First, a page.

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Thread: Online portfolio or resume?

  1. #1
    Cyburbian
    Registered
    Mar 2006
    Location
    athens, ga
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    146

    Online portfolio or resume?

    I'm thinking of putting one up, but was looking for examples. Know of any good ones? Anyone have one? Advice on the do's or don'ts?

    Thanks!

  2. #2
    Cyburbian
    Registered
    Dec 2006
    Location
    midwest
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    i am working on my own website (it has been a work in progress on and off for the past four years).

    Do's.

    -Include your resume.
    -Include contact info.
    -Register your own domain name.
    -Use a web-hosting service. I prefer aplus.net (or any service that cnet.com recommends).
    -Test your website on several different computers. Remember, not every computer has the most up to date microsoft internet explorer, netscape navigator, mozilla, opera, etc.
    --Be creative with fonts, but make sure they are legible. Design your website with a default font as well, such as arial or times new roman (not every computer has your desired font located in their computer directory.
    -Advertise on goolge on dmoz.org
    -Copyright your website. Do not copyright your work unless you own it (and this shouldn't include coursework unless it is a scholary work).
    -Use adobe flashpaper to display images and PDF's.
    -Use Macromedia Flash (Dreamweaver and Frontpage are alright, but I like a little more creativity and flexibilty in my design).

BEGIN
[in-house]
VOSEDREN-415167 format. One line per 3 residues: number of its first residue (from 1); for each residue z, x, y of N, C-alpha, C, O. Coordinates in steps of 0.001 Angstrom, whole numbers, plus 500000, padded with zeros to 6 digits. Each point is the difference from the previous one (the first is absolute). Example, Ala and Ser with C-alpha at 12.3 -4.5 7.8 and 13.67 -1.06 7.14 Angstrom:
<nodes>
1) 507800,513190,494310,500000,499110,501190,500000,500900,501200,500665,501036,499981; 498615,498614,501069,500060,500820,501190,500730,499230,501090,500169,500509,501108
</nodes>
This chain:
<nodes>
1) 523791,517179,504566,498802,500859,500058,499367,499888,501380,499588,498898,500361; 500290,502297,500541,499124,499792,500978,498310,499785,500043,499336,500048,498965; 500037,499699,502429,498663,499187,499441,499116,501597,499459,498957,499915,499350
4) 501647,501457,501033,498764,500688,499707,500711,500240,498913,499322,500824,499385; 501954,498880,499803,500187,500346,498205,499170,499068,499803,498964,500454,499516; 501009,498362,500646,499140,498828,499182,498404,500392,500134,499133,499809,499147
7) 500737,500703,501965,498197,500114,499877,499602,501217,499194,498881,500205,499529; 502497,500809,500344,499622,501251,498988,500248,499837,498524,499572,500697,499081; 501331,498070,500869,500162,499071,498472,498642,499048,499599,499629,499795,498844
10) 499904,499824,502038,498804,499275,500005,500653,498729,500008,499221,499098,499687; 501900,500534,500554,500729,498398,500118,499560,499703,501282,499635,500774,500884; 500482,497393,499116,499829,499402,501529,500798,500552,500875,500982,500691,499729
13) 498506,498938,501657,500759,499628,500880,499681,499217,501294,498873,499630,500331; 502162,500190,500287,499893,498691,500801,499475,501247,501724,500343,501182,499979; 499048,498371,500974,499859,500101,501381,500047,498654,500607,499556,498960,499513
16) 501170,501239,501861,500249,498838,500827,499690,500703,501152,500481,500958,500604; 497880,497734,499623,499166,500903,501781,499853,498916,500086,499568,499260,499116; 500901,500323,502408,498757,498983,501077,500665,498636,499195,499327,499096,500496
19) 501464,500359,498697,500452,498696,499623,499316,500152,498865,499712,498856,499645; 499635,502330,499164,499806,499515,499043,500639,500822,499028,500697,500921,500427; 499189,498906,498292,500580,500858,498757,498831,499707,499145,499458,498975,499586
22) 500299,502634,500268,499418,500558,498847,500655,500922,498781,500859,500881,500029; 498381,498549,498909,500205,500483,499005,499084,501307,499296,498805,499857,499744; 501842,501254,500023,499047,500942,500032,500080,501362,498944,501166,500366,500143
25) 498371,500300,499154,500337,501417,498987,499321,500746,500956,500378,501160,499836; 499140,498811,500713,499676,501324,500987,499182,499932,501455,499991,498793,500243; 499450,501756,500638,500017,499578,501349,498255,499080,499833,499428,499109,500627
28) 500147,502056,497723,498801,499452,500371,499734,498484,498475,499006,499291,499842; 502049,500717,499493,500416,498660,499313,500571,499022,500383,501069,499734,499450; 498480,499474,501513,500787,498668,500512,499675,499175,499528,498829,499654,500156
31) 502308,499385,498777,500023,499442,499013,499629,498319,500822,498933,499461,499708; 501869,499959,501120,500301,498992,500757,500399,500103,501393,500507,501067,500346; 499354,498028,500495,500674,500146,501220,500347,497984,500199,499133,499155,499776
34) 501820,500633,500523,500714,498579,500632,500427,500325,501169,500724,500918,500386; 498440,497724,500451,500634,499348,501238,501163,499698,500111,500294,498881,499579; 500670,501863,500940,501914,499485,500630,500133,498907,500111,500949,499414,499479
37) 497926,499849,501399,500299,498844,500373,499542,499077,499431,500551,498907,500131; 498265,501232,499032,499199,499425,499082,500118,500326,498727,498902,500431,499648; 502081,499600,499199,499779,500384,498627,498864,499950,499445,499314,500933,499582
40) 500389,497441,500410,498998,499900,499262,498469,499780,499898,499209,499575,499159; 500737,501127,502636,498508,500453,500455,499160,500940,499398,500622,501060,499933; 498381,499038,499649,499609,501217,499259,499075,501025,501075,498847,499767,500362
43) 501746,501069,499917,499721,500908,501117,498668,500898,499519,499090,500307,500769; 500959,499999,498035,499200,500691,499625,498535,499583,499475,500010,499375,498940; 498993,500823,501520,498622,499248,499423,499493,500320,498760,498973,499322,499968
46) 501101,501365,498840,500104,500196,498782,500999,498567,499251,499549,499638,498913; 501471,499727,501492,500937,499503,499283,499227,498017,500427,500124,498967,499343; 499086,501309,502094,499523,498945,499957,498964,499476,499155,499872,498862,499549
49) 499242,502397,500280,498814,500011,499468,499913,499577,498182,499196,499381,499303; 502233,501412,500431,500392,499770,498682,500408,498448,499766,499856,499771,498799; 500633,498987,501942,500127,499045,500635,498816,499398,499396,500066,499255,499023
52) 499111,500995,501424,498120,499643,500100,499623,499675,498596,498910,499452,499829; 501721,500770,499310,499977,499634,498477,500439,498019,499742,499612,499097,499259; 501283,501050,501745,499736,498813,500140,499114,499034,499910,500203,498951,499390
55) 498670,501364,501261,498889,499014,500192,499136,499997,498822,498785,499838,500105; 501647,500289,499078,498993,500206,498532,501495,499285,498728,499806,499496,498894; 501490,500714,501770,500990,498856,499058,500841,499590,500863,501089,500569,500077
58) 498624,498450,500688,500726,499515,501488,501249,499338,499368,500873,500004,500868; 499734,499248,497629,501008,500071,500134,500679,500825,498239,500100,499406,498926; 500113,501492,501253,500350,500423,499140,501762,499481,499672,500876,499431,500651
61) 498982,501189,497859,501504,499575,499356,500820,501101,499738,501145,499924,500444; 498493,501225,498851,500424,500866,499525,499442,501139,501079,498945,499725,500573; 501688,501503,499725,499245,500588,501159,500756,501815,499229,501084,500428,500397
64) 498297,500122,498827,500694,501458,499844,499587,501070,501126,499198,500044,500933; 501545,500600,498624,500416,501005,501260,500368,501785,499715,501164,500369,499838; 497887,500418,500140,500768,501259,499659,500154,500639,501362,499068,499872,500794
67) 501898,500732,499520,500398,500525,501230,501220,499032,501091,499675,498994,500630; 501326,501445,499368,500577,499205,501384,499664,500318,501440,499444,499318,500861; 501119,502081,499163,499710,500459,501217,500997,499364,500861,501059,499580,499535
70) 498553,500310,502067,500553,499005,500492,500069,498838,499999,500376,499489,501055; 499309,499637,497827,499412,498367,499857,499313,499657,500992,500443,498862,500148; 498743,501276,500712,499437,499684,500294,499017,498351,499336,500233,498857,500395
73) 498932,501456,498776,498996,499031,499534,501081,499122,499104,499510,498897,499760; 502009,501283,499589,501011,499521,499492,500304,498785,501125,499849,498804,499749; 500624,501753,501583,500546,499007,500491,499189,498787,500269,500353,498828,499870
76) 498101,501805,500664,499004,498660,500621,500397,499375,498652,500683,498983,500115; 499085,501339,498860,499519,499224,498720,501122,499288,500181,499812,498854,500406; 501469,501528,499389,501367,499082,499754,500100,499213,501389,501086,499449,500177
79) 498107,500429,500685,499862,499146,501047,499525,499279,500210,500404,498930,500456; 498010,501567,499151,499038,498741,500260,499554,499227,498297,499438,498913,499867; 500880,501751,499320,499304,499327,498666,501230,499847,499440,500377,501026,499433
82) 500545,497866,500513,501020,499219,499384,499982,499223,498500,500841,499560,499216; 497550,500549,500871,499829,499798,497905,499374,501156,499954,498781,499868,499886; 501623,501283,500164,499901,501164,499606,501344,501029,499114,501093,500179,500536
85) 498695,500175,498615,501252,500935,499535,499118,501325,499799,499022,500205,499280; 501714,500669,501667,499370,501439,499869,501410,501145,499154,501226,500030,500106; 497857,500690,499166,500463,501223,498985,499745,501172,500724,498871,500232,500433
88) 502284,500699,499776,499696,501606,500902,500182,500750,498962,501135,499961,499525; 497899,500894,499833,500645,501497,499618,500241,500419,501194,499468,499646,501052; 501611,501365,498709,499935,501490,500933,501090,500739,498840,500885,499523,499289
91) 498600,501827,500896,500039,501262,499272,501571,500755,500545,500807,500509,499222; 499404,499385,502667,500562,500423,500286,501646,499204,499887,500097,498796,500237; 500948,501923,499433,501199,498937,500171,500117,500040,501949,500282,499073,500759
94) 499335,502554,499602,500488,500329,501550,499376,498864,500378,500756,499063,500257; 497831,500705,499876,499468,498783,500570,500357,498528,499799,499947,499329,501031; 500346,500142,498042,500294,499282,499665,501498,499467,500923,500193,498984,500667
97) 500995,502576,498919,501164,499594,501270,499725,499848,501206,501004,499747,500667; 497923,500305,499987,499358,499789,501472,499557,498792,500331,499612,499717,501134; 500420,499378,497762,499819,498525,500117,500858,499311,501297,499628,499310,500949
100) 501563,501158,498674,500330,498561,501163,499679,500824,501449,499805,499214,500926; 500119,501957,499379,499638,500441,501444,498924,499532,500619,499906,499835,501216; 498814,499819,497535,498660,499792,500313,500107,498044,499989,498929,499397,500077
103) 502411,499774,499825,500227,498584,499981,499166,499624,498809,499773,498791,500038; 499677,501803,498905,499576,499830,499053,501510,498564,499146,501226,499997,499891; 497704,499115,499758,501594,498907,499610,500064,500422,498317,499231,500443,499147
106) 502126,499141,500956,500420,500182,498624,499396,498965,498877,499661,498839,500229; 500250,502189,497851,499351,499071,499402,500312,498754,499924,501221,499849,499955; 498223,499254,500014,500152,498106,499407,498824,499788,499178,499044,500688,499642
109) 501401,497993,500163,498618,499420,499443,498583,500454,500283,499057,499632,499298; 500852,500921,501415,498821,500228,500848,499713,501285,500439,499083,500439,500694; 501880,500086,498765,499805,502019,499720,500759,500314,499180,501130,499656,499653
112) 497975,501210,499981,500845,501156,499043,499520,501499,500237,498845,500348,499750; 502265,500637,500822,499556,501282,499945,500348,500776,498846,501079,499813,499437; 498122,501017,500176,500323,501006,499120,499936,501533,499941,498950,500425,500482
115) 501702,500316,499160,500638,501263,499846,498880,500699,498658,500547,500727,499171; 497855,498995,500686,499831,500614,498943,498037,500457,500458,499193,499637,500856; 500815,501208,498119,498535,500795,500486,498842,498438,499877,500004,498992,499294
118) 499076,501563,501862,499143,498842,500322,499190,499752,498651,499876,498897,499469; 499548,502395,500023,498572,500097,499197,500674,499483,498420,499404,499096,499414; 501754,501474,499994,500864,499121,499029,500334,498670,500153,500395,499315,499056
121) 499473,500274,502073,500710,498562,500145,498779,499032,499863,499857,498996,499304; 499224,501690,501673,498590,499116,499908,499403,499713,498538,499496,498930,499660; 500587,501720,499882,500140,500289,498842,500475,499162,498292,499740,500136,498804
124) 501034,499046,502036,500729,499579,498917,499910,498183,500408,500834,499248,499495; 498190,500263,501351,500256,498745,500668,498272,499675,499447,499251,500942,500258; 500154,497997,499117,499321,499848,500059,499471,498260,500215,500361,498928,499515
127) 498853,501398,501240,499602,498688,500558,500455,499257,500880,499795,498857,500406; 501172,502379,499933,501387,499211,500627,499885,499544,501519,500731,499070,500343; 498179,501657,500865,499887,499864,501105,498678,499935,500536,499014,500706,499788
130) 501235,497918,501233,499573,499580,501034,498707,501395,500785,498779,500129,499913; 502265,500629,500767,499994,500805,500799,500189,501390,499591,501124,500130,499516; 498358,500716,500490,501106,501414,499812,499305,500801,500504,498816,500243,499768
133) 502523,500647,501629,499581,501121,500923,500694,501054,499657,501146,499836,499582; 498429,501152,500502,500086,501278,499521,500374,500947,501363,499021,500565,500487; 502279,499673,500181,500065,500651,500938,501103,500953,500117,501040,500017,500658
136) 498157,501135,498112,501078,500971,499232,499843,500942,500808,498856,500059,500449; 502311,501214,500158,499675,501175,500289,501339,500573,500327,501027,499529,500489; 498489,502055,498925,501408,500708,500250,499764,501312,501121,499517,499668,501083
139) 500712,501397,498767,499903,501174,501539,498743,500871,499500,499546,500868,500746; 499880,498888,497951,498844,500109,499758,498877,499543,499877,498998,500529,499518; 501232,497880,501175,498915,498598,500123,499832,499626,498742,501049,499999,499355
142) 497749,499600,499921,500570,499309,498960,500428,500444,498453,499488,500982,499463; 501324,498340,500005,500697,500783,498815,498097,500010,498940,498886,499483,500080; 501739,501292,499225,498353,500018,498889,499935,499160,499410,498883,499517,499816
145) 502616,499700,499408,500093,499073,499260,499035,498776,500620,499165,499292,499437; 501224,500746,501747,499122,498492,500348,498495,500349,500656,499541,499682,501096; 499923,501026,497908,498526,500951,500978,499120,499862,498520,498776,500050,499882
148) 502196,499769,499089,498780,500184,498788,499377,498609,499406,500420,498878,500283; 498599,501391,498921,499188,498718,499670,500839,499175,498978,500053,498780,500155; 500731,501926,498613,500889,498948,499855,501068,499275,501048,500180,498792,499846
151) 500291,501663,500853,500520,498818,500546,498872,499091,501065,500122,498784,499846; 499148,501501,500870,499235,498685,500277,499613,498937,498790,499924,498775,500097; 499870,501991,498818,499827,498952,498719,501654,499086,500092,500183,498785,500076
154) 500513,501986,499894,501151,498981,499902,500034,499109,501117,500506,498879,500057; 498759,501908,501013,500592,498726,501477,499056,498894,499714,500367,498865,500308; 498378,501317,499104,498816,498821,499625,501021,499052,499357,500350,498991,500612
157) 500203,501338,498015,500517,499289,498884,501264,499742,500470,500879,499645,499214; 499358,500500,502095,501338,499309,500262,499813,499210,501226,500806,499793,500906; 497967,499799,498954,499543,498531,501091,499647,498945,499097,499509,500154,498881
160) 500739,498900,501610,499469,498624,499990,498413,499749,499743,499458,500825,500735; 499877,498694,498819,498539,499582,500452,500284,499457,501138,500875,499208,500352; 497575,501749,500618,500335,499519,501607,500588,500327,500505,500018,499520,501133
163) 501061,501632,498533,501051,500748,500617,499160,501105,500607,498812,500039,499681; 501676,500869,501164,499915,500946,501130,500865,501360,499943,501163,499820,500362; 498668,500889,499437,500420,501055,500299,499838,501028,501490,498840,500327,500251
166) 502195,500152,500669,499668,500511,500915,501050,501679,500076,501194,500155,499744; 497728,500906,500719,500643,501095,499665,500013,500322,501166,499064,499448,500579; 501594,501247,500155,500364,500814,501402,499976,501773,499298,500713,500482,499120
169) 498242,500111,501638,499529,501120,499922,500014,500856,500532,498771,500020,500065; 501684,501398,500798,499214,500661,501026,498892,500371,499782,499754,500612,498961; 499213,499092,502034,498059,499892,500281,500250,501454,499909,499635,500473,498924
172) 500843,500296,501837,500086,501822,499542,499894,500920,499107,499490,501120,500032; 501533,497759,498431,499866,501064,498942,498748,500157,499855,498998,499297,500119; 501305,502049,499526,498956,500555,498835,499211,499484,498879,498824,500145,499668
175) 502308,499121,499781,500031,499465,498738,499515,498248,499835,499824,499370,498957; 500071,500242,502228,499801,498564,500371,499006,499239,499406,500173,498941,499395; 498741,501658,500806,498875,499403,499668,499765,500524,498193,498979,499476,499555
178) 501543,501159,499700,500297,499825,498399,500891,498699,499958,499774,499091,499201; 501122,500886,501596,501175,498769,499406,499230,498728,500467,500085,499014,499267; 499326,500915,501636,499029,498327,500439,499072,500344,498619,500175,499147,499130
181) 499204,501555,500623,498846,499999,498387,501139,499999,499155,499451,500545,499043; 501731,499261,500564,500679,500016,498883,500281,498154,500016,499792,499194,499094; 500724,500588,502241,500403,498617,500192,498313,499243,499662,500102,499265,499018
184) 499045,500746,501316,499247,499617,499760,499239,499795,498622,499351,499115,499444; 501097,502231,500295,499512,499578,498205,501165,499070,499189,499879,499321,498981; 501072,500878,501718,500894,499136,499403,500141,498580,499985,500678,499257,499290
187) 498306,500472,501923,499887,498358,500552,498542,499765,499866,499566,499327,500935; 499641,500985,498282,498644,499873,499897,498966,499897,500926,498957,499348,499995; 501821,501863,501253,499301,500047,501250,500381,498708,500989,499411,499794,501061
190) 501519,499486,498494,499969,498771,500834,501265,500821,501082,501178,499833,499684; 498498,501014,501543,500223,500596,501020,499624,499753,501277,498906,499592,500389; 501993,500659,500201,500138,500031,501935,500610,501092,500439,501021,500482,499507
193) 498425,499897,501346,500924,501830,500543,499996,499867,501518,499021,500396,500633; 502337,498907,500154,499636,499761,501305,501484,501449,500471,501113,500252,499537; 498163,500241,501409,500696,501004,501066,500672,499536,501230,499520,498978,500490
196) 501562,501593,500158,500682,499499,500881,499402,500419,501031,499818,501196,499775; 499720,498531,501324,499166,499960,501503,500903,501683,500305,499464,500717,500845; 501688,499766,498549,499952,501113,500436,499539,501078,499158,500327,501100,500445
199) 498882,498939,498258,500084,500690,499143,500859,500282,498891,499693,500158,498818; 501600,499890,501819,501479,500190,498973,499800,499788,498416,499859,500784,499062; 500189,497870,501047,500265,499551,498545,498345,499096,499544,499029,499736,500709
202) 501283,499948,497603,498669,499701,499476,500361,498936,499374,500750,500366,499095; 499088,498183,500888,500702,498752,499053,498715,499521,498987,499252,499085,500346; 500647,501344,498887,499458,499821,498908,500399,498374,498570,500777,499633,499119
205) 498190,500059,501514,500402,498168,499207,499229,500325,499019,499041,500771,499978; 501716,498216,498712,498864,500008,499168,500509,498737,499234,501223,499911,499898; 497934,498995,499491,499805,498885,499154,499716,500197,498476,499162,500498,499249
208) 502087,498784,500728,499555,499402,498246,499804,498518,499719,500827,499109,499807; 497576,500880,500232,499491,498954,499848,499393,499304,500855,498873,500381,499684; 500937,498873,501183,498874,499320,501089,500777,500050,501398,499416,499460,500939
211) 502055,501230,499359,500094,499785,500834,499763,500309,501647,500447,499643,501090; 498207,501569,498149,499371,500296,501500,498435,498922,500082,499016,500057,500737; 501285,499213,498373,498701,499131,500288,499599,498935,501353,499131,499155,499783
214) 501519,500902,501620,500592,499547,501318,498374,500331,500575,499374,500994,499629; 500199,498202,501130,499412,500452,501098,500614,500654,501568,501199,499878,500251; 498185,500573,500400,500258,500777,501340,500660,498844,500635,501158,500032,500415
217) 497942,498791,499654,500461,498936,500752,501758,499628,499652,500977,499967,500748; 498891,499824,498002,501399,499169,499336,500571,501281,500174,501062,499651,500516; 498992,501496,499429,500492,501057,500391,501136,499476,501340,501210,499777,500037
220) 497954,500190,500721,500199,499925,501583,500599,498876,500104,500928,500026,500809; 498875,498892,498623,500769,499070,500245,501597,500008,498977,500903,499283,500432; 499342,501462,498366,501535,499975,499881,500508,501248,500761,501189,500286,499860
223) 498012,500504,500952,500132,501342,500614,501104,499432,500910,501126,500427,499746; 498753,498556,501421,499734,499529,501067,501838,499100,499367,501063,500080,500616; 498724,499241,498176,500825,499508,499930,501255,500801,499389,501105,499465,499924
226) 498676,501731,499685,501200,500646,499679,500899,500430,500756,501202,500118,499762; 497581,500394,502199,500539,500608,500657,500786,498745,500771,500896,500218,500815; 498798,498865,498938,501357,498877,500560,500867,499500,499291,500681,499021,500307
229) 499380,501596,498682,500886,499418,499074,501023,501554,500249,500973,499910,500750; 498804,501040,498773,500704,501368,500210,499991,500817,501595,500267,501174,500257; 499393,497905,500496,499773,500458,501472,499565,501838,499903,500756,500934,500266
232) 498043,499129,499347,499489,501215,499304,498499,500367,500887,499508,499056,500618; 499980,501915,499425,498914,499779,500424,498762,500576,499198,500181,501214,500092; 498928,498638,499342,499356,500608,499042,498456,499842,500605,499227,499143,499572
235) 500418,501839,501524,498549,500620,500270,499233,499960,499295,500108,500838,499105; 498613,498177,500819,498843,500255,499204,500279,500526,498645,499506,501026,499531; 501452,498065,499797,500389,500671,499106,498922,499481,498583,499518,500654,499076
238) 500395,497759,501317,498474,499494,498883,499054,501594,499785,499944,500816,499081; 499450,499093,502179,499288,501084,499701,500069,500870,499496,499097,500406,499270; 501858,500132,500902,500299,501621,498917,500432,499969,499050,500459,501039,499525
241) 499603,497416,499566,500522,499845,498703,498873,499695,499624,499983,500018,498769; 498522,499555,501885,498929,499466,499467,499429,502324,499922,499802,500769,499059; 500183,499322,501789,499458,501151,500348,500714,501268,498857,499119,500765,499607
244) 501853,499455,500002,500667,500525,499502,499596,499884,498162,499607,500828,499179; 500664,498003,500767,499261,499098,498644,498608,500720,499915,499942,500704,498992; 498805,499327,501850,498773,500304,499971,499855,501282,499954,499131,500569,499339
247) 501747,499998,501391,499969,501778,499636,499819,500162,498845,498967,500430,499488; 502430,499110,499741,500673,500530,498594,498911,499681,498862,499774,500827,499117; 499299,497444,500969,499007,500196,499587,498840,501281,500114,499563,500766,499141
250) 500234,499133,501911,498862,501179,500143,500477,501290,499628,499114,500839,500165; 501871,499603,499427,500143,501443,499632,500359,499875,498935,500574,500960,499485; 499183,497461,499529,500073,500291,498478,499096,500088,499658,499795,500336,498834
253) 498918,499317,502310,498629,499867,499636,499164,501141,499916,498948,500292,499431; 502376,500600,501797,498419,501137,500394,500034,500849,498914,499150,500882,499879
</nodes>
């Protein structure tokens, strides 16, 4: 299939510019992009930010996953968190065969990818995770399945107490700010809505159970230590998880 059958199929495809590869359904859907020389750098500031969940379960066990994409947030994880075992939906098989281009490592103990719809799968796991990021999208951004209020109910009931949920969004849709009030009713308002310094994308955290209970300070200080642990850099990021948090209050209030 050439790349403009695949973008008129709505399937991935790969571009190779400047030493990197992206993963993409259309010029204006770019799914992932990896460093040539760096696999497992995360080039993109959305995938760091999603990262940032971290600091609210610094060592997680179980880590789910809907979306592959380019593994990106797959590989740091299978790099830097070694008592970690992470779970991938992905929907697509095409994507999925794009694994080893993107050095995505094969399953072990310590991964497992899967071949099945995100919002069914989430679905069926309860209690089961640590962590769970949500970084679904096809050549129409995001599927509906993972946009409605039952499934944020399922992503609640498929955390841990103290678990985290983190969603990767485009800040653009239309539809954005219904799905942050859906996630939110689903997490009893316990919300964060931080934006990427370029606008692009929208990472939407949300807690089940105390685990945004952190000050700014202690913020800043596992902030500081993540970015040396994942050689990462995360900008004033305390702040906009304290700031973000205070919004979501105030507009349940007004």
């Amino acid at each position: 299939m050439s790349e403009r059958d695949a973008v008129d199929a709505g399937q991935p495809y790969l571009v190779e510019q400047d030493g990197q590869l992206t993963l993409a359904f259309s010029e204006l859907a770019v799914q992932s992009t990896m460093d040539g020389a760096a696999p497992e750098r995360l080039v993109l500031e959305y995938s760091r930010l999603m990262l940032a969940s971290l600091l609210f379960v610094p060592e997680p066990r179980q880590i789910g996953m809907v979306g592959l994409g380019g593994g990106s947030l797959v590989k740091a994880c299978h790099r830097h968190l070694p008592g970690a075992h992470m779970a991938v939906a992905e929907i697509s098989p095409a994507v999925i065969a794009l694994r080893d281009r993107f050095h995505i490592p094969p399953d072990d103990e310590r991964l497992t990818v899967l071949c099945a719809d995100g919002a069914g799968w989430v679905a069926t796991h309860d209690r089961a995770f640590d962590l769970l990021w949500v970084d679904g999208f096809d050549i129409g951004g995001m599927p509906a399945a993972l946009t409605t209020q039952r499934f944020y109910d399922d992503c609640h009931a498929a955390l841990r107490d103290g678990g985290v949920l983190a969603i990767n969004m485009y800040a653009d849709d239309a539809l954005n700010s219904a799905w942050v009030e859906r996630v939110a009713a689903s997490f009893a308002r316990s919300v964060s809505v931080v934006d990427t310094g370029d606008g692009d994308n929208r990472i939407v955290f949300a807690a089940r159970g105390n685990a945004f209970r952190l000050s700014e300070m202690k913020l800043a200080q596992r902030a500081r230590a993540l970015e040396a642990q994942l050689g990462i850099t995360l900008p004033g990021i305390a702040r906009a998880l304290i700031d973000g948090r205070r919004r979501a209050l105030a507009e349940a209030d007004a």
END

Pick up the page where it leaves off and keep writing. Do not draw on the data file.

Do not:
    -Show anything you think is inappropriate.
    -Have a link to your myspace page (with pics of you and your buddies getting drunk, again see the inappropriate.
    -Have a flash intro (it takes a lot of time to put it together, and no one pays any attention to it).
    -Have complicated flash animations (they might look cool, but they can be distracting).
    -Use thumbnails for your images, especially if they are small with low resolution (you won't be able to make them out).
    -Use one long page with scroll bars. Categorize different samples on different pages. For example, on my home page, I will have subheadings for planning, GIS, illustration, design, resume, and news. Each subheading will click onto a new page, where there will be more links to each individual work sample. When you click on the link, you will either have a pop-up window with graphics and an abstract or the link will open into a PDF.
    -Include ALL of your professional work. If someone wants to see specific examples I would recommend designing a self-installing CDROM that loads up with a web page of sorts on the CD with the actual samples.

    Hope this helps

  3. #3
    I could not disagree more with the above post regarding using Flash. Above EVERYTHING ELSE, use w3c-compliant code and standards. Not everyone, despite its widespread adoption, uses Flash. To wit: those without administrator access on their computers (more common in larger organizations) cannot install Flash, and even if it IS installed as an Administrator it will occasional futz out when run from a non-privileged account. Your goal is to make sure as many people as possible can read your site. Consider CSS, readability enhancements (think those little dongles that allow you to increase/decrease font size on the fly), and so forth.